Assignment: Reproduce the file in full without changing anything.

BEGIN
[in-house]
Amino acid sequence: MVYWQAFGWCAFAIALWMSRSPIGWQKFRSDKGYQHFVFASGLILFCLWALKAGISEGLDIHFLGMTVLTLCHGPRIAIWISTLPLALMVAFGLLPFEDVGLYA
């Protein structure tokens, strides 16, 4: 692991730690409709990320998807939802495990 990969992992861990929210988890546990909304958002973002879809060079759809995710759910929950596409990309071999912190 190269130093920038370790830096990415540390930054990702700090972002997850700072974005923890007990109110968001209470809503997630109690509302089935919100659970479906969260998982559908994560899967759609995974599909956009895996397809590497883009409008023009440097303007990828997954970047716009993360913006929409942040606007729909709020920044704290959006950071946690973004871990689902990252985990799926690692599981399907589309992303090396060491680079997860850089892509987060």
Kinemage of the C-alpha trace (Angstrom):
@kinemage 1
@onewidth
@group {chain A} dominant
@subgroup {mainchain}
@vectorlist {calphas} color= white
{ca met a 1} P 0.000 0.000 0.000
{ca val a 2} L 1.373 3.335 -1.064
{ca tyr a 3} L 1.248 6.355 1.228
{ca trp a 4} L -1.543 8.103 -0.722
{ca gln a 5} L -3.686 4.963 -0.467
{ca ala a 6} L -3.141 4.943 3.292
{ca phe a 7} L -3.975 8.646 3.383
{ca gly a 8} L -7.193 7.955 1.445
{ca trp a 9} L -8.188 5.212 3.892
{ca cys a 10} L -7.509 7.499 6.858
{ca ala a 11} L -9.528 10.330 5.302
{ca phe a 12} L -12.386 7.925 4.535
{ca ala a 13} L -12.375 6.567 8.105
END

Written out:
[in-house]
Amino acid sequence: MVYWQAFGWCAFAIALWMSRSPIGWQKFRSDKGYQHFVFASGLILFCLWALKAGISEGLDIHFLGMTVLTLCHGPRIAIWISTLPLALMVAFGLLPFEDVGLYA
């Protein structure tokens, strides 16, 4: 692991730690409709990320998807939802495990 990969992992861990929210988890546990909304958002973002879809060079759809995710759910929950596409990309071999912190 190269130093920038370790830096990415540390930054990702700090972002997850700072974005923890007990109110968001209470809503997630109690509302089935919100659970479906969260998982559908994560899967759609995974599909956009895996397809590497883009409008023009440097303007990828997954970047716009993360913006929409942040606007729909709020920044704290959006950071946690973004871990689902990252985990799926690692599981399907589309992303090396060491680079997860850089892509987060």
Kinemage of the C-alpha trace (Angstrom):
@kinemage 1
@onewidth
@group {chain A} dominant
@subgroup {mainchain}
@vectorlist {calphas} color= white
{ca met a 1} P 0.000 0.000 0.000
{ca val a 2} L 1.373 3.335 -1.064
{ca tyr a 3} L 1.248 6.355 1.228
{ca trp a 4} L -1.543 8.103 -0.722
{ca gln a 5} L -3.686 4.963 -0.467
{ca ala a 6} L -3.141 4.943 3.292
{ca phe a 7} L -3.975 8.646 3.383
{ca gly a 8} L -7.193 7.955 1.445
{ca trp a 9} L -8.188 5.212 3.892
{ca cys a 10} L -7.509 7.499 6.858
{ca ala a 11} L -9.528 10.330 5.302
{ca phe a 12} L -12.386 7.925 4.535
{ca ala a 13} L -12.375 6.567 8.105